One day on my morning walk/run, I glanced across the parking lot and saw a man somewhat casually standing at the back of a jeep. He wore a black jacket, jeans, and a hat, had his hands in his pockets, and appeared to be looking into the window as he leaned his shoulder against the back of the jeep.
Heart pounding, I kept walking to get a closer look at what he was doing before deciding what to do.
Good thing I did.
|The jeep in question is in the upper left of this picture.|
My morning eyes aren’t the greatest and I wear glasses for distance, but wow, I was so far off on this one I couldn’t believe it. Turned out to be a spare tire on the back of the jeep. Something in my mind caused me to see what wasn’t there. I wasn’t close enough to have the right perspective – my first glance was totally wrong.
The same type of misperception happened on two other occasions last week.
In the first, a very dear friend posted a comment on my blog that I misinterpreted and thought was “harsh”. My husband said he thought it was a very encouraging comment, which I realized was true when I read it from the perspective of knowing her heart for me.
The second was the way someone in my family handled a situation that I thought they should have handled differently. I let them know I was disappointed, thankfully in a nice way. When they explained why they did what they did, I realized I interpreted their actions totally wrong. Again, I didn’t have the right perspective and took something the wrong way.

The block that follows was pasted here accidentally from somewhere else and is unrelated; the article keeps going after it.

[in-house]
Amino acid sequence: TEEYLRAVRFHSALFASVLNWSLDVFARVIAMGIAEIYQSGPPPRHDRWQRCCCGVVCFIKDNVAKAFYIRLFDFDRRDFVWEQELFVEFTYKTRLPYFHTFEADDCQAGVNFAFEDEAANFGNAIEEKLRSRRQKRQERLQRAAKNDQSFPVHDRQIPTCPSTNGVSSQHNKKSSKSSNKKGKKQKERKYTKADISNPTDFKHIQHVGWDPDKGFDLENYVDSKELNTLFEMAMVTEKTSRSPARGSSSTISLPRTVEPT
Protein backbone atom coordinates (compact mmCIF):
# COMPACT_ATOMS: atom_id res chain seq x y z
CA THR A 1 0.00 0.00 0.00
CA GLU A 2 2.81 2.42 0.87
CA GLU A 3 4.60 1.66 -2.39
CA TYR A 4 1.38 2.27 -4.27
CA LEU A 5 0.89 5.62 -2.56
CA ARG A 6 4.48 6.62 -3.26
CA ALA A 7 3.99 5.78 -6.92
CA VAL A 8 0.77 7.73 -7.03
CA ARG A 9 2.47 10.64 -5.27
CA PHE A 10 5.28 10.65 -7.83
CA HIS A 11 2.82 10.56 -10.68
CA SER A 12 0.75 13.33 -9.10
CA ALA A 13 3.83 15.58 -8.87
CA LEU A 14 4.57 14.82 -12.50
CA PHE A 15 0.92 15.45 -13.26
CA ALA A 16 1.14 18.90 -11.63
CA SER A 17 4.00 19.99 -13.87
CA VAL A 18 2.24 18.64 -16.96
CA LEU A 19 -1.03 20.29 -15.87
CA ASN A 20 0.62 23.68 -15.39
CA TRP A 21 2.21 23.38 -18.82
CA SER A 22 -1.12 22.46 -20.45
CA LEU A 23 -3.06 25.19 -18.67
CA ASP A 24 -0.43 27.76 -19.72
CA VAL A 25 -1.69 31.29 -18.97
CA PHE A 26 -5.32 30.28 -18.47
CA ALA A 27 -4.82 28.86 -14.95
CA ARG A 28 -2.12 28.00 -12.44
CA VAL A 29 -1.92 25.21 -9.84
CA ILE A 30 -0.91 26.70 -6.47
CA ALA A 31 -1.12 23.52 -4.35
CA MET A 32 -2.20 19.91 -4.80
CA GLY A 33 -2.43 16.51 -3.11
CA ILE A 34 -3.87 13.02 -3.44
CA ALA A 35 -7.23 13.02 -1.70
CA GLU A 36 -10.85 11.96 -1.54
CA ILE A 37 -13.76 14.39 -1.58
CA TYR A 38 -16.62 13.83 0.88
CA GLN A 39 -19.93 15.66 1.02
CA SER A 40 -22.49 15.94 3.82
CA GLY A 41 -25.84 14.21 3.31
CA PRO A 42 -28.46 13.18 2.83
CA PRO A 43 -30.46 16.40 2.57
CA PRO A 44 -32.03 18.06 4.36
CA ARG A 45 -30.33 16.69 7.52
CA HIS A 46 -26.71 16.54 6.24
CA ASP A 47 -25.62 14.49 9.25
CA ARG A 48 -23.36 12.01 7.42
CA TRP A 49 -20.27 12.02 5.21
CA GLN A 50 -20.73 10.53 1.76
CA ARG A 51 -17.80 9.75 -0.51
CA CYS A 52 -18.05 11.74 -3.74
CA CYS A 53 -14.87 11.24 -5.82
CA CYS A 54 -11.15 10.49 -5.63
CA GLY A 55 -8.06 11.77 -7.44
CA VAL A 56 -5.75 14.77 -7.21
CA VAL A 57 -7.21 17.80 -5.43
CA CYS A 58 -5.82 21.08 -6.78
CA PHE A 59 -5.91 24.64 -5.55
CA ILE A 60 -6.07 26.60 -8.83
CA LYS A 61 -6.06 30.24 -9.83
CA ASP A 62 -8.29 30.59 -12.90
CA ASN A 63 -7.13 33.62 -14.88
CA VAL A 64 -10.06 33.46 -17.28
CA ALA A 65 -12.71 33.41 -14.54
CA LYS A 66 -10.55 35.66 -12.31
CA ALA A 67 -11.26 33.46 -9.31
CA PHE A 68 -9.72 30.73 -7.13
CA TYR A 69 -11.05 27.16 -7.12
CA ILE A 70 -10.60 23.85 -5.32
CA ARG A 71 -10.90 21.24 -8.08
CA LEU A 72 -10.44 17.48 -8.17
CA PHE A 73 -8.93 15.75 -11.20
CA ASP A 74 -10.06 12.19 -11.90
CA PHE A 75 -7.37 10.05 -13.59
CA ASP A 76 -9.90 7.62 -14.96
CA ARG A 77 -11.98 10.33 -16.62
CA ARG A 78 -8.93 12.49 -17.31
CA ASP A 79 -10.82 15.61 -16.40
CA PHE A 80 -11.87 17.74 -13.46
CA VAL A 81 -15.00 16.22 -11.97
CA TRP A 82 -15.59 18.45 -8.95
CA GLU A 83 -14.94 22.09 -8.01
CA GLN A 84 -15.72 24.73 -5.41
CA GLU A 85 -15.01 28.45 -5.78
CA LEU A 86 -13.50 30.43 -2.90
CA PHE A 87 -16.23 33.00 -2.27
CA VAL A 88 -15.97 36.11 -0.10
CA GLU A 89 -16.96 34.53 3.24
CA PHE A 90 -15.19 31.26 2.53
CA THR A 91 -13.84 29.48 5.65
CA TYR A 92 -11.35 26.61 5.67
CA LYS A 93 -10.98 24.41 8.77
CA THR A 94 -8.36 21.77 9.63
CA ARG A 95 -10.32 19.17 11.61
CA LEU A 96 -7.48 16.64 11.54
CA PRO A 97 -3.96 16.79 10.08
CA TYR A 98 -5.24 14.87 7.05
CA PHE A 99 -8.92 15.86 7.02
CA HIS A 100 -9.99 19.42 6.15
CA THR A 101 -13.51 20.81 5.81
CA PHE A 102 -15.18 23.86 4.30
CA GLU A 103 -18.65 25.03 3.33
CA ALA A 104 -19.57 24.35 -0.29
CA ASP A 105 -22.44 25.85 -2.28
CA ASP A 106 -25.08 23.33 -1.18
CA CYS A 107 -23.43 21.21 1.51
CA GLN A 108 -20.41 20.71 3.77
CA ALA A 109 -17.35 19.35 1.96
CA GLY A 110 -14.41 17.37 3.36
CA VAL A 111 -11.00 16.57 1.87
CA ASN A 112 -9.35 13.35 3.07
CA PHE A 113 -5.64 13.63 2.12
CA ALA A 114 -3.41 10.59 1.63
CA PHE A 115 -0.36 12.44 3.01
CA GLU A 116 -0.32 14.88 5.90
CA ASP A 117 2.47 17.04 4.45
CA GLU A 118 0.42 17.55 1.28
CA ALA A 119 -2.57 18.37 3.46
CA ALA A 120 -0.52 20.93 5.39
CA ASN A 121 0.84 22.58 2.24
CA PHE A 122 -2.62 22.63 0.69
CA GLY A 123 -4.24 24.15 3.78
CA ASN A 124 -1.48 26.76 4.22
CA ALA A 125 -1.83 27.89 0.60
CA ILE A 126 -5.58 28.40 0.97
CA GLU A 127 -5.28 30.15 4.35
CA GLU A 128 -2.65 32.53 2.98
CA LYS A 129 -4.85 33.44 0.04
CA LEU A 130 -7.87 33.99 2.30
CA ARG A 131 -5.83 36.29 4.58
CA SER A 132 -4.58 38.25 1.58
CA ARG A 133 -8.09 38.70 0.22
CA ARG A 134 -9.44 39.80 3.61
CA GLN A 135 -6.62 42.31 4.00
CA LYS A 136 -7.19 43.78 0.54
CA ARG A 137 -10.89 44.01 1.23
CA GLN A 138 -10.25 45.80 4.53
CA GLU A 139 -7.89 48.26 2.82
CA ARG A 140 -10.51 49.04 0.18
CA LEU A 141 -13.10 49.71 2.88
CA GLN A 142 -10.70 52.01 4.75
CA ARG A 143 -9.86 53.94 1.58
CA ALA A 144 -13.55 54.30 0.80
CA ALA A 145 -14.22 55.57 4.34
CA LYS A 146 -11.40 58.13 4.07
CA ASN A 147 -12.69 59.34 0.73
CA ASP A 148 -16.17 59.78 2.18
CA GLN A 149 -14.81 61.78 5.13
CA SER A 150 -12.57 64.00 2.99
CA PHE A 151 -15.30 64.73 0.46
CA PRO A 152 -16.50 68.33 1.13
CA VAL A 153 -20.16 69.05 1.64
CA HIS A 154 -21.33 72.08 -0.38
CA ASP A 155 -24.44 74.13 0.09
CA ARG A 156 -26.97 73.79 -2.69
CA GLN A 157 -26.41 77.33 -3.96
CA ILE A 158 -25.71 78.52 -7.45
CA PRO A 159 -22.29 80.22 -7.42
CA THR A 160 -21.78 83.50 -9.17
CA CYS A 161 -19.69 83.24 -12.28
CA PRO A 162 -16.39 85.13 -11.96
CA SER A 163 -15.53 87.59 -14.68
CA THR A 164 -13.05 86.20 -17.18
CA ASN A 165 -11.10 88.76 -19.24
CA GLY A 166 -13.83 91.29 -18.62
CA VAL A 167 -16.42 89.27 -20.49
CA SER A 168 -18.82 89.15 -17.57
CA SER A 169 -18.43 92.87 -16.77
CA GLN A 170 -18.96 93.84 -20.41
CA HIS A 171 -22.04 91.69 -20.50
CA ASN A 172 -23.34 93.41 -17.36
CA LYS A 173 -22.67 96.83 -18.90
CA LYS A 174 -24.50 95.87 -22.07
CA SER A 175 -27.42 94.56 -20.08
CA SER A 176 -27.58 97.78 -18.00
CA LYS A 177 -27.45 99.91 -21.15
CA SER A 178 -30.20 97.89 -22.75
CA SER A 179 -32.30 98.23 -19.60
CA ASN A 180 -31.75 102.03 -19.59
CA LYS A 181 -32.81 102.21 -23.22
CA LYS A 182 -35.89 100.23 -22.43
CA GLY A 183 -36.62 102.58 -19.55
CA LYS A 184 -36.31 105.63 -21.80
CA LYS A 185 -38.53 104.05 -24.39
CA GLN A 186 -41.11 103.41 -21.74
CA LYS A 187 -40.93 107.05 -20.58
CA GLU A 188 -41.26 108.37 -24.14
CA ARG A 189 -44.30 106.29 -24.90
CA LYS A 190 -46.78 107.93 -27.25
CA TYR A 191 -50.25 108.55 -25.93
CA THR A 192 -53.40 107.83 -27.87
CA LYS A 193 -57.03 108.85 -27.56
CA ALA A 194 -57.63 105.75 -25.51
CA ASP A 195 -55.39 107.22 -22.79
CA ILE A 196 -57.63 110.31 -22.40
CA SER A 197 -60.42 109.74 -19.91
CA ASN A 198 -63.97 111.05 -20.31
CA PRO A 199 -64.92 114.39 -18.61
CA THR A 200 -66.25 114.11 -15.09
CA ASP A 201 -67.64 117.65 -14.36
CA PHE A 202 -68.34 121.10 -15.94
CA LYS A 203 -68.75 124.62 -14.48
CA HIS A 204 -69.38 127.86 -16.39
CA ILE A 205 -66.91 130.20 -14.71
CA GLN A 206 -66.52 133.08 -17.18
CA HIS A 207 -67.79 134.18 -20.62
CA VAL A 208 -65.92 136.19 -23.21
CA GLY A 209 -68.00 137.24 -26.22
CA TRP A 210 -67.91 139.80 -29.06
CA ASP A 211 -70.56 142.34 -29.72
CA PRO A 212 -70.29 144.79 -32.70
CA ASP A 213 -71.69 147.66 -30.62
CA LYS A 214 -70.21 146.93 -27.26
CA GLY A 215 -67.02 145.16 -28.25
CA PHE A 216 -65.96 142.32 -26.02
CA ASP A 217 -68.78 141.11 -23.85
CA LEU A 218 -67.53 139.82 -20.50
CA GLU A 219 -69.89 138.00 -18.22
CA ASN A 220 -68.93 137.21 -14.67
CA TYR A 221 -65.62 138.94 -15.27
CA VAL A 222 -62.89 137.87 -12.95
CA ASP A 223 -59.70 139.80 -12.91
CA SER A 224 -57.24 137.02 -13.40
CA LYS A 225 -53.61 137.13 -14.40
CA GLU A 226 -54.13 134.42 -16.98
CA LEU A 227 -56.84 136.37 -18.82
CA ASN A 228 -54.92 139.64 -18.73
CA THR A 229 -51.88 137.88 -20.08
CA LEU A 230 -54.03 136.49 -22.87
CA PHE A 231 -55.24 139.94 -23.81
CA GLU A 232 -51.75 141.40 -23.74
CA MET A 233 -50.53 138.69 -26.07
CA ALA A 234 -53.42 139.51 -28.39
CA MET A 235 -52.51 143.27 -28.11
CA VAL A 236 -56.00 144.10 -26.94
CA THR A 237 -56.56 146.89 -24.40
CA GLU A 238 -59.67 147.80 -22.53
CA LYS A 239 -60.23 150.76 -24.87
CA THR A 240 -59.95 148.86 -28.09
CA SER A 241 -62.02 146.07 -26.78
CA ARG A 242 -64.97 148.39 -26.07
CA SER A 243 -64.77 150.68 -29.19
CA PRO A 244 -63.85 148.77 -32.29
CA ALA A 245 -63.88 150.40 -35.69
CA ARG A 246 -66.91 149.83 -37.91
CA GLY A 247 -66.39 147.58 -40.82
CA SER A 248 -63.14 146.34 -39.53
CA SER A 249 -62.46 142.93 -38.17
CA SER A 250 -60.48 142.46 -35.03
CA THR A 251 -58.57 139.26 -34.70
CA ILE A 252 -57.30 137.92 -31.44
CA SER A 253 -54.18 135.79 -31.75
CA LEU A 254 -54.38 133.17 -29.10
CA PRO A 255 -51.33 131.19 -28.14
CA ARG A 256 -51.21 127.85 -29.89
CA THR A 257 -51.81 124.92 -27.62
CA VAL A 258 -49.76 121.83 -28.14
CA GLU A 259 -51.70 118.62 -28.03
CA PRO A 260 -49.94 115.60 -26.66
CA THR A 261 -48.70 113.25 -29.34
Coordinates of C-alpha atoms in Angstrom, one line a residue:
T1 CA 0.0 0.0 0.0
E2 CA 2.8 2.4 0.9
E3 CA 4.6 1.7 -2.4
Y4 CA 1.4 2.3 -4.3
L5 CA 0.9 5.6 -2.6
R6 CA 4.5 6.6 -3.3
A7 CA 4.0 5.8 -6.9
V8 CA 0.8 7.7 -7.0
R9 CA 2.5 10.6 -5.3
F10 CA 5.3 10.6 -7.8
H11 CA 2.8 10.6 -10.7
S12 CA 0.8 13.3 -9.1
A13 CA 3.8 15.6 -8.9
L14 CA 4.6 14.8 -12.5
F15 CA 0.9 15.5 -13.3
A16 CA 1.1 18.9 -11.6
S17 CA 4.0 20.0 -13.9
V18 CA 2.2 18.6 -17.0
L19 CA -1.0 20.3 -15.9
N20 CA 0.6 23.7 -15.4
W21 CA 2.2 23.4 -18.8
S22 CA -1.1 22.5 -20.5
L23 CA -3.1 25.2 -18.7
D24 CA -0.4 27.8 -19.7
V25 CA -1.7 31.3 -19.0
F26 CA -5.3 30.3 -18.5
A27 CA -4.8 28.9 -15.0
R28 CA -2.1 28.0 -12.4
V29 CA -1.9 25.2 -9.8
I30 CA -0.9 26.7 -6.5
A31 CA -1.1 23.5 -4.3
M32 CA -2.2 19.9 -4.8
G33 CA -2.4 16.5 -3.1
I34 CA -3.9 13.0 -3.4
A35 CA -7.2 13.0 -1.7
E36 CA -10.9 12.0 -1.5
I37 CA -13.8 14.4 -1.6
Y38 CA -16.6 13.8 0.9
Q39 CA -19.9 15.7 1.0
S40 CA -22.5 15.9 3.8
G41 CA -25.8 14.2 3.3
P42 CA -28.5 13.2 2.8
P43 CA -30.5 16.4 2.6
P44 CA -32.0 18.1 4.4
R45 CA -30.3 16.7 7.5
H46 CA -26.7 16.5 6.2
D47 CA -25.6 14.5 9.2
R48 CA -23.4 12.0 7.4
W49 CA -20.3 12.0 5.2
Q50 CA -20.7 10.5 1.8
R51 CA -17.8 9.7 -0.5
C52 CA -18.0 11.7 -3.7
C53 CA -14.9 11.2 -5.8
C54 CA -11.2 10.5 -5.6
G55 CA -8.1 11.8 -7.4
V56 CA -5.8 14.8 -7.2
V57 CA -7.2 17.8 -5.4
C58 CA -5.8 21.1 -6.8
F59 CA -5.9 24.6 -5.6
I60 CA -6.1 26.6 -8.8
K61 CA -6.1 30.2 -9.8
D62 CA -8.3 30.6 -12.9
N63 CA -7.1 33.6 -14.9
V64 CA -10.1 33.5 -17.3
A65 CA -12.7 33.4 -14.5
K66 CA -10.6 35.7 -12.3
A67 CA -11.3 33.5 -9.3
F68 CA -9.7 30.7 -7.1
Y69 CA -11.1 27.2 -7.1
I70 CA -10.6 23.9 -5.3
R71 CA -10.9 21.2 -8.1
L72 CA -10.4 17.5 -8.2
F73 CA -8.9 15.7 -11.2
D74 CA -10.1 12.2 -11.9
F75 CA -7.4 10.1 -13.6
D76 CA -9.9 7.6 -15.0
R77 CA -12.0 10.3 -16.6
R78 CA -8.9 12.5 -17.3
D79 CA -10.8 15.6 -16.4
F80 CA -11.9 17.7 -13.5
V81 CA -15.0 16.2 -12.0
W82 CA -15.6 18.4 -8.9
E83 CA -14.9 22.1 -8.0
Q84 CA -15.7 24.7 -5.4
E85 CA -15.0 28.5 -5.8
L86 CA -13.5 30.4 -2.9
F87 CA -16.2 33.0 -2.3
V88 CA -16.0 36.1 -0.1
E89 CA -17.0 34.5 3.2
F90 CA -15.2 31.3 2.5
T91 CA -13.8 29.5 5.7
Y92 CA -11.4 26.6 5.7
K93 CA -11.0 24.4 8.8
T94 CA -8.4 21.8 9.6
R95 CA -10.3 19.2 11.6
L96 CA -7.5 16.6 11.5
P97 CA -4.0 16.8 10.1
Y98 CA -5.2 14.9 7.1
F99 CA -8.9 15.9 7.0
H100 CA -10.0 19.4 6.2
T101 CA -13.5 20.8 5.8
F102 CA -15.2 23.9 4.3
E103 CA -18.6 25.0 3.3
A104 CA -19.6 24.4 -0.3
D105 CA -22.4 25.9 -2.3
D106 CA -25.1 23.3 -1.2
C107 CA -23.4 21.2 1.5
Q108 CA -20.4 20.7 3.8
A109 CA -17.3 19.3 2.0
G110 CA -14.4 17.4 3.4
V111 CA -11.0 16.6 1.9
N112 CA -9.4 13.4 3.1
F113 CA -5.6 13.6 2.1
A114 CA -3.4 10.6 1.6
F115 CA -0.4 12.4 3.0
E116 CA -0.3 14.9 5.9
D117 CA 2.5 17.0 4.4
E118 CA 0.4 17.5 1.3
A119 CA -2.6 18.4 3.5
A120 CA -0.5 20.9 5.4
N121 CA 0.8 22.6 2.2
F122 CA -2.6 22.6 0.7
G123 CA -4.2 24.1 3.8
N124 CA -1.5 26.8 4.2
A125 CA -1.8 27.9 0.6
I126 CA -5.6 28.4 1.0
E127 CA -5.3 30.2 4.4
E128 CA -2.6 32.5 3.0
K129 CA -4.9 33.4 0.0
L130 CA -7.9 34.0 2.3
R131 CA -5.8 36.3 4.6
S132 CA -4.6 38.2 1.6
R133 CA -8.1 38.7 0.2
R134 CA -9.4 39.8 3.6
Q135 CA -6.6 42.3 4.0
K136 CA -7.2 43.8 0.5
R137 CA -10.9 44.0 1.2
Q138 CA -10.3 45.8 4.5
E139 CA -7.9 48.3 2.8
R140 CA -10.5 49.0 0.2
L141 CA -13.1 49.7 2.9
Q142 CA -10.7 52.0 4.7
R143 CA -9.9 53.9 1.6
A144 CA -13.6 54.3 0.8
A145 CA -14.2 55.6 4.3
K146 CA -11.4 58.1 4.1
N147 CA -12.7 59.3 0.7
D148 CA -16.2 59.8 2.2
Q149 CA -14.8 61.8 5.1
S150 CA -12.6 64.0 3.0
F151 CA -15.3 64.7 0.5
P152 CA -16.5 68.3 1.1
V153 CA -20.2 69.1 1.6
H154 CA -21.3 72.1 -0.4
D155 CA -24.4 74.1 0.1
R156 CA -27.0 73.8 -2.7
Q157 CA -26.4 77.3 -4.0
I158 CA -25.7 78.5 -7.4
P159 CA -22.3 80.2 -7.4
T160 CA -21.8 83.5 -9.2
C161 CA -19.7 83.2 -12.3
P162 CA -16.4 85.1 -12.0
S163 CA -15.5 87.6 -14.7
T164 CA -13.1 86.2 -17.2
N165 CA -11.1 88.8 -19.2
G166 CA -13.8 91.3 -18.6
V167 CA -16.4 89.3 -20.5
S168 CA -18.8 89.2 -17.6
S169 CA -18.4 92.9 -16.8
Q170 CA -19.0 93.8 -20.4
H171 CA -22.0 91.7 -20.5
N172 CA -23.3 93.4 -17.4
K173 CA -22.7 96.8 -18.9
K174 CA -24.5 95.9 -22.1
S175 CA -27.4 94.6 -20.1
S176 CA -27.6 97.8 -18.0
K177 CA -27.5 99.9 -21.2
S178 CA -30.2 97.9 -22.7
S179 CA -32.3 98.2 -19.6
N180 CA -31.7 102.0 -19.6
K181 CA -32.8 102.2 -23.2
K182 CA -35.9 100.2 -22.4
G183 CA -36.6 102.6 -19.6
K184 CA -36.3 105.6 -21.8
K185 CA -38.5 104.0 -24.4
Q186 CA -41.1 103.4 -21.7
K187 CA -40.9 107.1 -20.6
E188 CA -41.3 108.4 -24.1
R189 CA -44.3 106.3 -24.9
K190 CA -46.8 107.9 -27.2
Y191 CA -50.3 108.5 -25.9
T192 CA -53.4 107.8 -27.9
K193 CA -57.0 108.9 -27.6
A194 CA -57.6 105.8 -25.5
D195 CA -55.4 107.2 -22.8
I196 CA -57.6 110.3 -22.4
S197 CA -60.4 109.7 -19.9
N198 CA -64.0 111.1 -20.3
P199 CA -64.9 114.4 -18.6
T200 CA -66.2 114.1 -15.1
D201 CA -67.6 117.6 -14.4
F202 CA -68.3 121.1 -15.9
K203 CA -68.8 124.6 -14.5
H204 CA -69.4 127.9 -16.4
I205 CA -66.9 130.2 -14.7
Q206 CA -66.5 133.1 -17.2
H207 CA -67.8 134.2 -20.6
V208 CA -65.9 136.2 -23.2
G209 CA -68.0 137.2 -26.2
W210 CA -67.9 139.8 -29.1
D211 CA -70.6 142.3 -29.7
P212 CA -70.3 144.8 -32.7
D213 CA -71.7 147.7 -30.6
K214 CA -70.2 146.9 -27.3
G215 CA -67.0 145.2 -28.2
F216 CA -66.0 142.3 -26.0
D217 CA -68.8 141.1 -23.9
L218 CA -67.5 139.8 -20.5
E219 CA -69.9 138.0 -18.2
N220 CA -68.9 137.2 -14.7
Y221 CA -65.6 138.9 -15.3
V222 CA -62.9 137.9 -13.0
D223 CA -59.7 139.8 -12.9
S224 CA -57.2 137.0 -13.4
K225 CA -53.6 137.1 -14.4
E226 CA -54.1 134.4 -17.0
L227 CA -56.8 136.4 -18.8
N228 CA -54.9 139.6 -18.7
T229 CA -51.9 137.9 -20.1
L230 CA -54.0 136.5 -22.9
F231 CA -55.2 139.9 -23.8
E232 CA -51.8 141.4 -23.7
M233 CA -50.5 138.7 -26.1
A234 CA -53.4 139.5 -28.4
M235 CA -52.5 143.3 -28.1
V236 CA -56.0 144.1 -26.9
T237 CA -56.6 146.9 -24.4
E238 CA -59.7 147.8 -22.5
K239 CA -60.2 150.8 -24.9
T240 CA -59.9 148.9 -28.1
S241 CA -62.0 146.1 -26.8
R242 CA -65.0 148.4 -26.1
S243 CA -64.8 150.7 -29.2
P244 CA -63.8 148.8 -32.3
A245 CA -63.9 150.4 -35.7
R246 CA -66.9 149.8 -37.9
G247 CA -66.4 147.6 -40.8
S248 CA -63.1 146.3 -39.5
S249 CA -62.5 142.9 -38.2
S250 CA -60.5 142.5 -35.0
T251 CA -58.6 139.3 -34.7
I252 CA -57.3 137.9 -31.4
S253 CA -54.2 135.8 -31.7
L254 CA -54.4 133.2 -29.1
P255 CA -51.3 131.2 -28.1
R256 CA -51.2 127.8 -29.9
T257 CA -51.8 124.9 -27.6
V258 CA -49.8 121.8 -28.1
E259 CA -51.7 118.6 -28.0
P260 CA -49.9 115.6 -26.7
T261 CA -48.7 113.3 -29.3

In both instances, I overreacted to my “first glance” instead of taking time to get a closer look.
I didn’t take time to really think about what they said or did. I didn’t ask God for His perspective. Had I done either, I would have known the truth and avoided the sorrow of having judged both of them incorrectly.
Yes, lack of the right perspective caused me to make faulty judgments. Even though I didn’t realize it at the time, I put motives on them that weren’t there. For whatever reason, the words/actions initially hit me the wrong way and I overreacted. With a heavy heart, I apologized to both of them.
“Do not judge, and you will not be judged. Do not condemn, and you will not be condemned. Forgive, and you will be forgiven.” (Luke 6:37, NIV)
Thankfully they both understood and accepted my apology. I learned once again that I need to think and pray before reacting, and take time to get the right perspective.